oppn parties Diluting Right To Information Through Undue Pressure

News Snippets

  • MS Dhoni decides to take a two-month break, will skip West Indies tour but will not retire
  • Phagu Chauhan is the new Governor of Bihar while Ramesh Bais has been appointed as that of Tripura
  • Governors: Anandiben Patel shifted from Madhya Pradesh to Uttar Pradesh and Lalji Tandon from Bihar to Madhya Pradesh
  • Naga talks interlocutor RN Ravi appointed as Governor of Nagaland
  • Noted lawyer Jagdeep Dhankhar appointed as new Governor of West Bengal
  • 84 NDRF teams have been despatched to 23 states to tackle the flood situation
  • Three persons lynched in Bihar after being accused of cattle theft
  • Delhi police seize a consignment of 1500 kgs of heroin and busts a cartel of Afghanistan-Pakistan narcotics dealers with links to the Taliban
  • Supreme Court gives 9 more months to complete the Babri Masjid demolition case trial
  • Priyanka Gandhi not allowed to meet the families of the dead in the Sonabhadra firing, arrested
  • ICC inducts Sachin Tendulkar in [email protected]@@s Hall of Fame
  • Stock markets bleed for the second day. Sensex crashes 560 points
  • S Jaishankar, Minister of External Affairs, says Pakistan should release and repatriate Kulbhushan Jadhav immediately
  • Karnataka Governor Vajubhai Vala asks the Speaker to hold the trust vote latest by 1.30 pm today
  • The Government sends a list of 24 questions to mobile app company that runs video app TikTok seeking answers for anti-national and obscene content carried on the platform
Former Delhi CM and senior Congress leader Sheila Dikshit dies following a cardiac arrest. She was 81
oppn parties
Diluting Right To Information Through Undue Pressure

By Linus Garg

About the Author

Sunil Garodia Linus tackles things head-on. He takes sides in his analysis and it fits excellently with our editorial policy. No 'maybe's' and 'allegedly' for him, only things in black and white.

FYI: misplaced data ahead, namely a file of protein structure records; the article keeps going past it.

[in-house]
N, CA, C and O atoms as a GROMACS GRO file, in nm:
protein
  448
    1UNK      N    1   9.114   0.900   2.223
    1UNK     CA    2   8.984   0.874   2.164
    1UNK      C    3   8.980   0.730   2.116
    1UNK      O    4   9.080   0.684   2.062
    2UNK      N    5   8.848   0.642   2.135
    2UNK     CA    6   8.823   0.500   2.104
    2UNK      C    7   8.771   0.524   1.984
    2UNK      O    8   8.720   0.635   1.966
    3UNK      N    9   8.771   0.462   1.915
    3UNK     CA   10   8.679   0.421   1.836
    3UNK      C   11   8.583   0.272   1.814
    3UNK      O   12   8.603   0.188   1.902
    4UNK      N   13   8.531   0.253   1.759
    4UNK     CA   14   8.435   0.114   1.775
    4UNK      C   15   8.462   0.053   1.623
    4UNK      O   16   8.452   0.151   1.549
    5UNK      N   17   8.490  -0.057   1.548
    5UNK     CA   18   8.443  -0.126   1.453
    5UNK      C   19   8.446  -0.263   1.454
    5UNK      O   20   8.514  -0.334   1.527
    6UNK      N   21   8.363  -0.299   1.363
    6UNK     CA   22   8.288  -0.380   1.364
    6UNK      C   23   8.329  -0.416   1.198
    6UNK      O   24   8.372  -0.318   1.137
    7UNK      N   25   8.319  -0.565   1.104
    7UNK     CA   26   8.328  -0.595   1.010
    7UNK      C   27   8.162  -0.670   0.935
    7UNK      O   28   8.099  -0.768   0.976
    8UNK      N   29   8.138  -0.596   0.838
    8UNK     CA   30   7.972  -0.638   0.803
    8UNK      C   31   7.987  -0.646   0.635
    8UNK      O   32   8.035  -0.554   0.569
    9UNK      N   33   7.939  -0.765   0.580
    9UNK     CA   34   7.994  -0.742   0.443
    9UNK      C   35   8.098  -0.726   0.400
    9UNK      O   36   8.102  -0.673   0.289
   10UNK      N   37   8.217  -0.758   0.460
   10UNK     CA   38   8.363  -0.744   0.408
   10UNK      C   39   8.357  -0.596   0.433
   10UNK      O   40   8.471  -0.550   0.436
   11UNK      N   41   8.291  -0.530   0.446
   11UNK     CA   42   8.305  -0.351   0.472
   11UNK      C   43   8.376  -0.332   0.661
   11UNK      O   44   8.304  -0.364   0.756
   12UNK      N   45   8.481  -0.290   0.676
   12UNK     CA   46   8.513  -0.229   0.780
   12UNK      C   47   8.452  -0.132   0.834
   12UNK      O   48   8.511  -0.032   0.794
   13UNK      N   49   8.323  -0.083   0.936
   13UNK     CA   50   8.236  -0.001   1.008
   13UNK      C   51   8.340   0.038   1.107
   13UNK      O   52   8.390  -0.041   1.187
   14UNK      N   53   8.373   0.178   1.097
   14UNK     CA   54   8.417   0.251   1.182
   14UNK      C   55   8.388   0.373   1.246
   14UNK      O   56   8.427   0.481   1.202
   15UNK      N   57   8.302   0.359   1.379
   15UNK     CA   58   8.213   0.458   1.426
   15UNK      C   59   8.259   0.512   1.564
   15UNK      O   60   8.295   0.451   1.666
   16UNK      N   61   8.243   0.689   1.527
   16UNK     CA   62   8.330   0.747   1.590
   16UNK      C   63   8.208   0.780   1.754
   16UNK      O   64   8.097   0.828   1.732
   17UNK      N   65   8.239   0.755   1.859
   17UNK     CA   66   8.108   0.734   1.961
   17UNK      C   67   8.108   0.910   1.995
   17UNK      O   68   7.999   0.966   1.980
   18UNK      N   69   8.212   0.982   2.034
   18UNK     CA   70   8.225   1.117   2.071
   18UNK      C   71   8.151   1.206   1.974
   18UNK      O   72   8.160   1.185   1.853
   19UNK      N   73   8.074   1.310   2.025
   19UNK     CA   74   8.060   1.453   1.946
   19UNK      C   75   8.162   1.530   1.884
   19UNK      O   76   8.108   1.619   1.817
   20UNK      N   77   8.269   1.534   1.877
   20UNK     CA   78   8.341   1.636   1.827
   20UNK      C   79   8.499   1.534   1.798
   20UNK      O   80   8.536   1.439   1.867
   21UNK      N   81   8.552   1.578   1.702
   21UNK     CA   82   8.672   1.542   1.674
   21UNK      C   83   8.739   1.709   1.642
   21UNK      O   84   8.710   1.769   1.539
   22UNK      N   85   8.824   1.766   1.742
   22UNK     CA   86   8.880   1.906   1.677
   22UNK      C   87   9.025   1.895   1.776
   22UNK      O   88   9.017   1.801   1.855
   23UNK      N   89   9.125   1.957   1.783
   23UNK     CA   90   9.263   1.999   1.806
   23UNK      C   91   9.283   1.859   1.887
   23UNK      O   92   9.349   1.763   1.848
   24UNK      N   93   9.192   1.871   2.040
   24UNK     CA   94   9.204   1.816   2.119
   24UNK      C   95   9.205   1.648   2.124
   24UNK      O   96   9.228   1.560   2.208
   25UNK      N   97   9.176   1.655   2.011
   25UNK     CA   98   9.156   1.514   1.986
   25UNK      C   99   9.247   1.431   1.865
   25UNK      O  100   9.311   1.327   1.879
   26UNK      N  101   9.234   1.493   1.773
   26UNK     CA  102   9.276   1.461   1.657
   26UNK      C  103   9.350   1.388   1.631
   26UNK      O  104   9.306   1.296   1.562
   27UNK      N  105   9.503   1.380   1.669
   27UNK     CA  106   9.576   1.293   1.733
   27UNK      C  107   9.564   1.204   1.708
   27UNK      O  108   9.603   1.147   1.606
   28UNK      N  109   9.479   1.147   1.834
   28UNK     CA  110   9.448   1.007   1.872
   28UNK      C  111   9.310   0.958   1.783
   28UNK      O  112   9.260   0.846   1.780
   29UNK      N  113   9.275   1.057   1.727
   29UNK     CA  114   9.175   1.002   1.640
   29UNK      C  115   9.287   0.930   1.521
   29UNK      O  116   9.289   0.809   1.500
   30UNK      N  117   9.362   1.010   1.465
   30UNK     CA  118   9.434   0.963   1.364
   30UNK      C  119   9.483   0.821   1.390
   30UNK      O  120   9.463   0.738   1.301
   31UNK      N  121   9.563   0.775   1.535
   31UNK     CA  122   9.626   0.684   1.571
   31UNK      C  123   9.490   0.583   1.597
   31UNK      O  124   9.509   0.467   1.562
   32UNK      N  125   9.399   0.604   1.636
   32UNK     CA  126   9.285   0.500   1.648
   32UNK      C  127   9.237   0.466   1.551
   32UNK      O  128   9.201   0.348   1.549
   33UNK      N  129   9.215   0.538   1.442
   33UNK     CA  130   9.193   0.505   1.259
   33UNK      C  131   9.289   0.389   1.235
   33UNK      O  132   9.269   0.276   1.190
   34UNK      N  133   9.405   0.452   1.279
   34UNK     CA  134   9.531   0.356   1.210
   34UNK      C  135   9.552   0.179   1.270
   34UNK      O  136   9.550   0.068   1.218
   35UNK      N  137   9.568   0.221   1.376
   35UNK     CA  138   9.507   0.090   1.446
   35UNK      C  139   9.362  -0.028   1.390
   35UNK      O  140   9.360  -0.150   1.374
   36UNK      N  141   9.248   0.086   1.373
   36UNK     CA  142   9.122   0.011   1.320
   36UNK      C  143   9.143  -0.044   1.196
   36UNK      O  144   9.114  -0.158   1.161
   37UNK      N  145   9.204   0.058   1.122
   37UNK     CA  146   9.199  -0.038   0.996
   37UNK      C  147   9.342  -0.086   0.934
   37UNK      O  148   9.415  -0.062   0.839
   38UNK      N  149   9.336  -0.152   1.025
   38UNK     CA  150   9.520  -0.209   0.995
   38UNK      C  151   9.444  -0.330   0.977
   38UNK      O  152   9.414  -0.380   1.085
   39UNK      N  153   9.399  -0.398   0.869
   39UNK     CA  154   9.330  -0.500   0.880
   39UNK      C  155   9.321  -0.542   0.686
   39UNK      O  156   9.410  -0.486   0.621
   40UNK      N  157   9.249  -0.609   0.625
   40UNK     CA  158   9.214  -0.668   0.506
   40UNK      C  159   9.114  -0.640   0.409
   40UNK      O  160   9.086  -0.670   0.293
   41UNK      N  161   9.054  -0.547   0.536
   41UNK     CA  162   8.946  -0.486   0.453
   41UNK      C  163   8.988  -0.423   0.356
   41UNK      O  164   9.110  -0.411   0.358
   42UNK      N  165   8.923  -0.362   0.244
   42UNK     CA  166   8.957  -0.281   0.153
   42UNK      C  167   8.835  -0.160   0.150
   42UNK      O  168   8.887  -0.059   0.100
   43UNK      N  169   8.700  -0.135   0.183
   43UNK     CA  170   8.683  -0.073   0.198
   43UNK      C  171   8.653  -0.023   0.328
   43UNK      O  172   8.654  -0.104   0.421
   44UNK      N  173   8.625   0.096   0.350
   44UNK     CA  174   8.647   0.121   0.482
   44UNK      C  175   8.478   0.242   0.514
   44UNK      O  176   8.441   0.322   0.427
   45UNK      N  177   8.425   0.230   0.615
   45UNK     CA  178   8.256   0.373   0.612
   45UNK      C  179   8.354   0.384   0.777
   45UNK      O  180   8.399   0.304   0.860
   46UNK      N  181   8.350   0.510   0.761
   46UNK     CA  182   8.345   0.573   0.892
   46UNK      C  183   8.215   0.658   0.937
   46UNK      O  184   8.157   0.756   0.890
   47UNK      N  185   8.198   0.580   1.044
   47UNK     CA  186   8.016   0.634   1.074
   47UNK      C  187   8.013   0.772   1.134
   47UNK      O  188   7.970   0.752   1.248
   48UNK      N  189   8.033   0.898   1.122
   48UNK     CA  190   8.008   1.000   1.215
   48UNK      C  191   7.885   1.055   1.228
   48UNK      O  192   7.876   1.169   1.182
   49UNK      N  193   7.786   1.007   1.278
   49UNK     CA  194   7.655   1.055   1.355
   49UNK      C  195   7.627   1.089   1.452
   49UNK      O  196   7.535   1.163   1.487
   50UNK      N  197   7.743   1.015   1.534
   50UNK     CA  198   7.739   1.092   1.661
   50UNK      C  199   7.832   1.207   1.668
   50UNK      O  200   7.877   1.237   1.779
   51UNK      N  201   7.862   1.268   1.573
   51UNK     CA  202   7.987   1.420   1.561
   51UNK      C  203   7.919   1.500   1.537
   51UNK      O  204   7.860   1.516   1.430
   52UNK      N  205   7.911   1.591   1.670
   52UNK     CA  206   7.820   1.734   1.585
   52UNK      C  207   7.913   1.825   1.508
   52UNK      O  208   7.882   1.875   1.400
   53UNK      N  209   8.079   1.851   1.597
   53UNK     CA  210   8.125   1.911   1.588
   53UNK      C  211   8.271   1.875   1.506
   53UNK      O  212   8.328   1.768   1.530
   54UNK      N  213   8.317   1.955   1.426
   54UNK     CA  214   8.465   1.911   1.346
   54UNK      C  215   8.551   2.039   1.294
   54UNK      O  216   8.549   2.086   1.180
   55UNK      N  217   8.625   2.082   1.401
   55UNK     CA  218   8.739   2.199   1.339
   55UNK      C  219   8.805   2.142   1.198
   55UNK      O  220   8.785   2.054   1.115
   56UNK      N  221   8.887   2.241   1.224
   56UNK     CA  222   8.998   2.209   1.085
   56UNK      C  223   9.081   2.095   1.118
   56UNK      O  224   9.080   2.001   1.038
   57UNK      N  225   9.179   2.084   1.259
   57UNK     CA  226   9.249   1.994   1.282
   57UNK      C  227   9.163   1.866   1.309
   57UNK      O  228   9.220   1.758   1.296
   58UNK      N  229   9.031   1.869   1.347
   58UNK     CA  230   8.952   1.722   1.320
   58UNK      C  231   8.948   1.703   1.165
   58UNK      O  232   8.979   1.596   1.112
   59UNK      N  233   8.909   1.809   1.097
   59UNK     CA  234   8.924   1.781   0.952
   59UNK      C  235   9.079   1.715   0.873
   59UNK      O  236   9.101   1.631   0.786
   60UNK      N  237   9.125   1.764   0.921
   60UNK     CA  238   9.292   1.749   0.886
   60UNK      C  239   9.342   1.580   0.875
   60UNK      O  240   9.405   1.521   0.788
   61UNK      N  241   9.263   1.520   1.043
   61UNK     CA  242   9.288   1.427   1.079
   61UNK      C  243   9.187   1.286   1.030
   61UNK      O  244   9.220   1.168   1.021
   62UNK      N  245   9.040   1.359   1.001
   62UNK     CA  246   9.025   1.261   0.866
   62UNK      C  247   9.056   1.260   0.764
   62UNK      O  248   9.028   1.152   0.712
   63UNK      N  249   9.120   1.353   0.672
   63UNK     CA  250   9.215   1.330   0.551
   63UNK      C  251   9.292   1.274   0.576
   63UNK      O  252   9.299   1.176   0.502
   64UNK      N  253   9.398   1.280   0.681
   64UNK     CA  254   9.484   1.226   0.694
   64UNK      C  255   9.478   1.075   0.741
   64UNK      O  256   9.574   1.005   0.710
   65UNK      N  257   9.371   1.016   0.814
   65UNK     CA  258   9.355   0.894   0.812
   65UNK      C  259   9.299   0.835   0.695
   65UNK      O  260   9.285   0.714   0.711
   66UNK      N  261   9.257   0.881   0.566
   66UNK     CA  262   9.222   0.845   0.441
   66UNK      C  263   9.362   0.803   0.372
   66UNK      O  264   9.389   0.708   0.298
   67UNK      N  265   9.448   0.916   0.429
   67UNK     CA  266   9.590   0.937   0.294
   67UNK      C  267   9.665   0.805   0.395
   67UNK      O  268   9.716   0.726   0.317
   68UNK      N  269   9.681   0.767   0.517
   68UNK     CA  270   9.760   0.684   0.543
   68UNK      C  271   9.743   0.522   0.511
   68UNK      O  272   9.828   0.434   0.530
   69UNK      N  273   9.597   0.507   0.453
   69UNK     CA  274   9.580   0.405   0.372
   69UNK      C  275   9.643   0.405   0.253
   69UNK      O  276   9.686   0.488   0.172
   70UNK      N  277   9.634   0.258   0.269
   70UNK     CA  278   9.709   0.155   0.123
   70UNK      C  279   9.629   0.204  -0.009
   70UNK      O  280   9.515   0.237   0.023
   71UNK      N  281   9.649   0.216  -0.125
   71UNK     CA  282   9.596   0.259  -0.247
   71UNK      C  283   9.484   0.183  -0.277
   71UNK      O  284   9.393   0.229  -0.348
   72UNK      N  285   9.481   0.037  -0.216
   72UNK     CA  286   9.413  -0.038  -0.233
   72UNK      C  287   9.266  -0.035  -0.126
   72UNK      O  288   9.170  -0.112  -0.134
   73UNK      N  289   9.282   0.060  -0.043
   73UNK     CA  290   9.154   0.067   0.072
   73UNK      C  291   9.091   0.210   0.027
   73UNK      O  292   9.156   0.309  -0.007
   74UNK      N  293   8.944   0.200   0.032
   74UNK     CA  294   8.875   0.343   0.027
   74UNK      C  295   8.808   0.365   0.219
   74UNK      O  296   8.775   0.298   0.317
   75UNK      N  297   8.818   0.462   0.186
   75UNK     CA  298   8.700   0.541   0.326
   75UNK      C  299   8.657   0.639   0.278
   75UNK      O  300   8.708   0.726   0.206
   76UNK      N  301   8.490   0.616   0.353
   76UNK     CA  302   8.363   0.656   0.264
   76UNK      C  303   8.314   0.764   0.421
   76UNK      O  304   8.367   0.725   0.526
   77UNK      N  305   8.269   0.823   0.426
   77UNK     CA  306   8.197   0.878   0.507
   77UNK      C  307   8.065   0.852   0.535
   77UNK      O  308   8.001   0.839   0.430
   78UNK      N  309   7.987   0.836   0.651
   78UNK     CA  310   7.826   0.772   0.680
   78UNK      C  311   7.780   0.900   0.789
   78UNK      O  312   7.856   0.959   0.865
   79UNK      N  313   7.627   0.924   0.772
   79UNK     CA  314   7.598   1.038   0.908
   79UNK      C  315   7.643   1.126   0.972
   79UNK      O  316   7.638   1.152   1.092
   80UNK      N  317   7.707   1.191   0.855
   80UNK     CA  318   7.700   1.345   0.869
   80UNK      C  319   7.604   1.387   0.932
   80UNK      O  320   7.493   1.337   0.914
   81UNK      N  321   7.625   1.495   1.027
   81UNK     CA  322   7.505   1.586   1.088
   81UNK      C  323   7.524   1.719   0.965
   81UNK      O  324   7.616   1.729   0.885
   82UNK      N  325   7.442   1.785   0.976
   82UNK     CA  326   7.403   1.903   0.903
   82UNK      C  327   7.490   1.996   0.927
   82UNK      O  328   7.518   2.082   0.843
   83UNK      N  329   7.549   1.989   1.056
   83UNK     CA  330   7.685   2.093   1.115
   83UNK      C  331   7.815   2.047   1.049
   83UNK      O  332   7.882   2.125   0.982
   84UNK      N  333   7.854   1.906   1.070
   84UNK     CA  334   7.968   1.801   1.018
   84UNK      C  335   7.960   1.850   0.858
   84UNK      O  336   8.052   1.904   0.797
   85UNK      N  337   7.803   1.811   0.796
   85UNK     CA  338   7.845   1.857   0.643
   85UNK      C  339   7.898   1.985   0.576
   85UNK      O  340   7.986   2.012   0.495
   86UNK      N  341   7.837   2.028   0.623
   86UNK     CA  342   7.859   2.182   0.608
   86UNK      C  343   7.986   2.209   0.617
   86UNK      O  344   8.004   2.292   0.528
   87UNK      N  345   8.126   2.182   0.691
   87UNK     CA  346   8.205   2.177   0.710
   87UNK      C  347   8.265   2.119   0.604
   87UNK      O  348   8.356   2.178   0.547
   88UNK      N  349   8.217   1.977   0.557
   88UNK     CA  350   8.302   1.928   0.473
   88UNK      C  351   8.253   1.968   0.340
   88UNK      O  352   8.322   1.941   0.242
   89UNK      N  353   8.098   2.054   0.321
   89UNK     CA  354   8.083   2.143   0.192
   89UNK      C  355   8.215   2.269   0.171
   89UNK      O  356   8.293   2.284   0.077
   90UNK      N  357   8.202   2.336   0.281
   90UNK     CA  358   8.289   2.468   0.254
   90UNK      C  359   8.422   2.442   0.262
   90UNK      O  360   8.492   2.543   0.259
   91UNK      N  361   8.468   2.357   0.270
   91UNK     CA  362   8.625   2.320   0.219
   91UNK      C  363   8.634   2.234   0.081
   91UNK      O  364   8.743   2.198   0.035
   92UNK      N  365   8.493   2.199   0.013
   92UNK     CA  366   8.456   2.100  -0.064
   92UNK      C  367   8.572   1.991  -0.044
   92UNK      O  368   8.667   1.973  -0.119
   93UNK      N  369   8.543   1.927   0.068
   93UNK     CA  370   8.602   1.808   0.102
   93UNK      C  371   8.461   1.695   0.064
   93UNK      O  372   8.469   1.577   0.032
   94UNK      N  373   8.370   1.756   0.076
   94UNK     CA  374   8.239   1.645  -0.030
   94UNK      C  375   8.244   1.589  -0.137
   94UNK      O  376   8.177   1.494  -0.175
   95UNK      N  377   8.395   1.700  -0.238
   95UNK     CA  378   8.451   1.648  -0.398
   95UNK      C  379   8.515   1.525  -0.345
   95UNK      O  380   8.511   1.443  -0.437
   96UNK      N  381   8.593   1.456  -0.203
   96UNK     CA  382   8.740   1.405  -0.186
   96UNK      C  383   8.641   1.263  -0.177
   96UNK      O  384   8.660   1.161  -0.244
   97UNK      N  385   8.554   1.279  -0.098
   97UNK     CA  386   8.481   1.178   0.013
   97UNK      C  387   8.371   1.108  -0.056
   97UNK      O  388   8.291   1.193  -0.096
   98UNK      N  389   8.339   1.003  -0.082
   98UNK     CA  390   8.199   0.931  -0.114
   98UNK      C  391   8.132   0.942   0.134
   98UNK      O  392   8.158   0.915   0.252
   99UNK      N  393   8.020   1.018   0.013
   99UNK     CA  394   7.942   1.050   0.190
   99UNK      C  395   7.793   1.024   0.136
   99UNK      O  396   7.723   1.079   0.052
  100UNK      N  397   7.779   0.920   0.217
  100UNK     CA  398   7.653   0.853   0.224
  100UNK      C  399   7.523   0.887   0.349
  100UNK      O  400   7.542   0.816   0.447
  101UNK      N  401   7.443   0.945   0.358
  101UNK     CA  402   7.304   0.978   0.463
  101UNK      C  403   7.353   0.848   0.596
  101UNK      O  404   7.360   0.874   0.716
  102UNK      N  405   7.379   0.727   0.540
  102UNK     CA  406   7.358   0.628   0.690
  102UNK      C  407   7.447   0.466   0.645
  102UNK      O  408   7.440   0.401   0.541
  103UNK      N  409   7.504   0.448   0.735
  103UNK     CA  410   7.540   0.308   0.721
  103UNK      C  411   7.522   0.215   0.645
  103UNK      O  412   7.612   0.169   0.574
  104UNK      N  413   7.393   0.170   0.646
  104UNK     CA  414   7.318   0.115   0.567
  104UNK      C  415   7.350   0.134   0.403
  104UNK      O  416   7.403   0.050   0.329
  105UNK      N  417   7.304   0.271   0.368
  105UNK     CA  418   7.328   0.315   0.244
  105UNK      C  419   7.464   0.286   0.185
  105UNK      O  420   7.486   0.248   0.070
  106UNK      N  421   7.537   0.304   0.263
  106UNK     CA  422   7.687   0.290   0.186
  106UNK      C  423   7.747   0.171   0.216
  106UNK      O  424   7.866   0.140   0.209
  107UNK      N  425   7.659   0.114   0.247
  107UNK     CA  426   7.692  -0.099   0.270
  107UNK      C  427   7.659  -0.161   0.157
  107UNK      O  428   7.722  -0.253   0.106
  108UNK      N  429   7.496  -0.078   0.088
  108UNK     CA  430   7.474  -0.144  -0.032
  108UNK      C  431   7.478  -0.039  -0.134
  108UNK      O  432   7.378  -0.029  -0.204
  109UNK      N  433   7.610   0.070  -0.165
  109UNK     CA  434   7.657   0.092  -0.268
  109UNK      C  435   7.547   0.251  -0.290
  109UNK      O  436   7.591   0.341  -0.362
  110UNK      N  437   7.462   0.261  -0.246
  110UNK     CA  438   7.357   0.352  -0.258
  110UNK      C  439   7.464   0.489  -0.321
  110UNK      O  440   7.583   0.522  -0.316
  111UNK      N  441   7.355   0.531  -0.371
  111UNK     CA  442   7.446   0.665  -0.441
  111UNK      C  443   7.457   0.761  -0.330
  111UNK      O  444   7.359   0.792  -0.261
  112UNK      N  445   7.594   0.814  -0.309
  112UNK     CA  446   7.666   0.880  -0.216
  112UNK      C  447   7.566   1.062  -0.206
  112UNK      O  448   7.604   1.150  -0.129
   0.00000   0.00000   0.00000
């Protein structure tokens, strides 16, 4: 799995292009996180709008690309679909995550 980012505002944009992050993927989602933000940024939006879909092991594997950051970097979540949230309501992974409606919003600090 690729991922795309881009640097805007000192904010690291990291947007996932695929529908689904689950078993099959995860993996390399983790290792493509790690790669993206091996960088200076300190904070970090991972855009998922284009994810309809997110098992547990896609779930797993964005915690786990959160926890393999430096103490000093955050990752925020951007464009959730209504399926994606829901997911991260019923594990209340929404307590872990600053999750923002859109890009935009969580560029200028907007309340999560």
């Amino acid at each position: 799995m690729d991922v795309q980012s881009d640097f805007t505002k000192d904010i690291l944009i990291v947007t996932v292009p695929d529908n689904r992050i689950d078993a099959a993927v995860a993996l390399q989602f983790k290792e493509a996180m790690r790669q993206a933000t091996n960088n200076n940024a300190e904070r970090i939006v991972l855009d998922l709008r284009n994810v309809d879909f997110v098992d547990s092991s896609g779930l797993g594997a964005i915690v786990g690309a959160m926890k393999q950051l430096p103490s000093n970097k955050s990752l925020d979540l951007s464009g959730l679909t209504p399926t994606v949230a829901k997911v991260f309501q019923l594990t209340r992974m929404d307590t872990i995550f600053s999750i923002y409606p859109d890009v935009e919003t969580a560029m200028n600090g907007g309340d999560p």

The Right to Information (RTI) Act was enacted to bring about transparency in governance. It allowed the public to seek information from government and government-controlled agencies about decisions and issues that either affected their lives or the nation in general. It established a Central Information Commission to ensure that requests seeking information were not brushed aside and the public got the information they wanted. It was meant to be a check against high-handedness and arbitrary decision-making in government.

But, as the letter written to the President of India by former CIC member Prof M Sridhar Acharyalu shows, the government is not serious about dispensing information. Prof Acharyalu has alleged that the government itself has filed more than 1700 writ petitions against orders passed by information commissioners under the RTI Act.

Why is the government prosecuting or taking action against an institution established by law and doing the work that is mandated for it by the same law? Does the government not want the public to know about certain things? Then why talk about transparency and have the RTI Act? By putting such undue pressure on the information commissioners, the government is indirectly telling them that they should not help the public. Then why appoint them in the first place?

The government can do three things. It can abolish CIC and do away with the pretence that it facilitates the public to seek information. Or it can further restrict areas where the public can demand information. Finally, if it is not serious about the act and what it stands for, then it should abolish the act altogether. But keeping the Act and the CIC and then prosecuting commissioners for doing their duty is not right. The government should desist from filing such writ petitions.